To find agencies for the visually impaired and low vision services in a specific community, contact the American Foundation for the Blind. AFB provides information, consultation, and technical assistance related to blindness and low vision. They also publish books and other materials, maintain an extensive library, do research, and much more. To obtain a catalog of their publications and more information about their services, contact them at:

AFB

AFB
Eleven Penn Plaza, Suite 300
New York, NY 10001
Telephone 1 212 502-7600
or 1 800 AFB-LIND (1 800 232-5463)
Fax: 1 (212) 502-7777
E-mail: afbinfo@afb.org
Internet: http://www.afb.org

Libraries

Information about libraries for the blind and visually impaired, radio reading services, and many other services as well as organizations related to blindness and low vision can be obtained by contacting AFB or by contacting local agencies for the blind.

Transportation Services

Information about special transportation services can be obtained by contacting your local transportation company and your local agency for the blind or independent living center.

Independent Living Centers

For information about independent living centers in a specific community, contact your local agency for the blind or Independent Living Research Utilization at:

ILRU
2323 S. Shepherd
Suite 1000
Houston, Texas 77019
Telephone 1 713 520-0232
Fax: 1 713 520-5785
E-mail:ilru@bcm.tmu.edu
Internet: http://www.bcm.tmc.edu/ilru

Lions Club

To contact a local Lions Club, first locate a Lions Eye Bank or other eye bank. These are usually found in eye hospitals or medical centers. Ask for a referral to a local Lions Club or contact:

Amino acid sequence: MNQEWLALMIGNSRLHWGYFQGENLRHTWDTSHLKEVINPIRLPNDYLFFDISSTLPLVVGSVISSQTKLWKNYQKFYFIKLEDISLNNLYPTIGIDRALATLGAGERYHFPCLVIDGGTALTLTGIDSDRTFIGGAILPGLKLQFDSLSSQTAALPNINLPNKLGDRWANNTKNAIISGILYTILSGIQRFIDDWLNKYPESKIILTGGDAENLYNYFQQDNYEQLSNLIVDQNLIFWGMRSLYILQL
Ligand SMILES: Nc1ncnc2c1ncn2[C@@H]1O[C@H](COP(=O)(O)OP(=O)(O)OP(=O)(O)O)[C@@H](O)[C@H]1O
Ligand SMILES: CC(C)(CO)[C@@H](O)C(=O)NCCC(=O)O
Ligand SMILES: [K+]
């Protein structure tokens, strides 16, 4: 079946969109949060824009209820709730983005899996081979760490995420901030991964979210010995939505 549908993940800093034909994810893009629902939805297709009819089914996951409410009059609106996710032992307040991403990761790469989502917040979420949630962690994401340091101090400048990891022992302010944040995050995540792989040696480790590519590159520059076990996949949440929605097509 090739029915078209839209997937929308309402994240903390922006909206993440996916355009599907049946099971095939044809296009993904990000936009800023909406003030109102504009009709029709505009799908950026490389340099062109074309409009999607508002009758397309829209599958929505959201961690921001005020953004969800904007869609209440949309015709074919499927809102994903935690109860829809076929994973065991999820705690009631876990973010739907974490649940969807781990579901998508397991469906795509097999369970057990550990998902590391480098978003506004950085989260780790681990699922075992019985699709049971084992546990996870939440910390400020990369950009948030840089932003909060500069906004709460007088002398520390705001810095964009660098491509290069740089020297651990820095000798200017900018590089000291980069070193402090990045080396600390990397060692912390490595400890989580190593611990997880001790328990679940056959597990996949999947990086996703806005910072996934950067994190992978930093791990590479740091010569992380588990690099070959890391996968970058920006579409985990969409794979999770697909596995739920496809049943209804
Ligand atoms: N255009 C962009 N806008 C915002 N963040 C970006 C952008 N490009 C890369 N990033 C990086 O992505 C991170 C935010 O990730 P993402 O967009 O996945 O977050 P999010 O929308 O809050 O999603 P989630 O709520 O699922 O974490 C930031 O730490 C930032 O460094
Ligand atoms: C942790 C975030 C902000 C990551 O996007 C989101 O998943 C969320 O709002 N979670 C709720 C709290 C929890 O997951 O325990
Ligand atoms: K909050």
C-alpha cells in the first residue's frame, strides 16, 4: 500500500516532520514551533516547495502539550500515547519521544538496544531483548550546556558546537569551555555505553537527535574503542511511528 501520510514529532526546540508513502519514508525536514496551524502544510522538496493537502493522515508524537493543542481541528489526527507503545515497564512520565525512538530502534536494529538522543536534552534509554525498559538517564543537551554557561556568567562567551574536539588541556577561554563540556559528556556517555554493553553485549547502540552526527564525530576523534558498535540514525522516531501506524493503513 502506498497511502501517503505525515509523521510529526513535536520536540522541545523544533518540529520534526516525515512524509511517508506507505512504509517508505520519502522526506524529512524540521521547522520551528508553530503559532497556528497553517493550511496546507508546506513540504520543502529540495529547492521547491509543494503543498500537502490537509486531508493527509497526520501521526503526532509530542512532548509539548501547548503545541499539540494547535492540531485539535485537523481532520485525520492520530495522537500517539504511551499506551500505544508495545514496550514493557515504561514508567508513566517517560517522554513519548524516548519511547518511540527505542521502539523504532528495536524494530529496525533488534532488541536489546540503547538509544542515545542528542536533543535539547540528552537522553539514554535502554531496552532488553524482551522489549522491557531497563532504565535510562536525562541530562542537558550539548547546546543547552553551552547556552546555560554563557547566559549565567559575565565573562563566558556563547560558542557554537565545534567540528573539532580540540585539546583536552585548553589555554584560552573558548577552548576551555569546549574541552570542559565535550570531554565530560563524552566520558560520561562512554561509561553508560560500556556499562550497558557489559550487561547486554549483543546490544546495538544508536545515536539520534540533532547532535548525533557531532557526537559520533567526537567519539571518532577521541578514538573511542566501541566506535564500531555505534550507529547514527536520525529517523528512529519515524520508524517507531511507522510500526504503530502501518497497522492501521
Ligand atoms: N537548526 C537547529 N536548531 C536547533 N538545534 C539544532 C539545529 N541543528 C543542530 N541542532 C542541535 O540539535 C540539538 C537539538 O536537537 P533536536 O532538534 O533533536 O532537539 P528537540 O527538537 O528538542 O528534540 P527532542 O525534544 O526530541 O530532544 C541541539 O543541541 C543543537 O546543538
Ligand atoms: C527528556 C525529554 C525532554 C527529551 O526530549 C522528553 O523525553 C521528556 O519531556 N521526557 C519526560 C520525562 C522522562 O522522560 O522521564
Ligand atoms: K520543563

International Association of Lions Clubs
300 22nd Street
Oak Brook, Illinois 60570
Telephone 1 708 571-5466
Fax 1 708 571-8890

Counseling Services

To locate counseling services, look in your telephone directory for "human services" and "counseling," or call your local United Way and ask for the telephone number of your local community information and referral agency. Health insurance may cover couseling as well. Some plans will cover services only at specific clinics or through a referral process; check your policy or call the member services department of the plan.

Social Security

For more information about Social Security, call 1 800 772-1213.

Scholarships

To obtain information about scholarships for visually impaired students, contact the student aid office and the office for disabled students at your college or university. Also contact your vocational rehabilitation agency, your local library for the blind, the American Council for the Blind, the American Foundation for the Blind, Citizens with Low Vision International, the National Federation of the Blind, and any other agencies or organizations they suggest.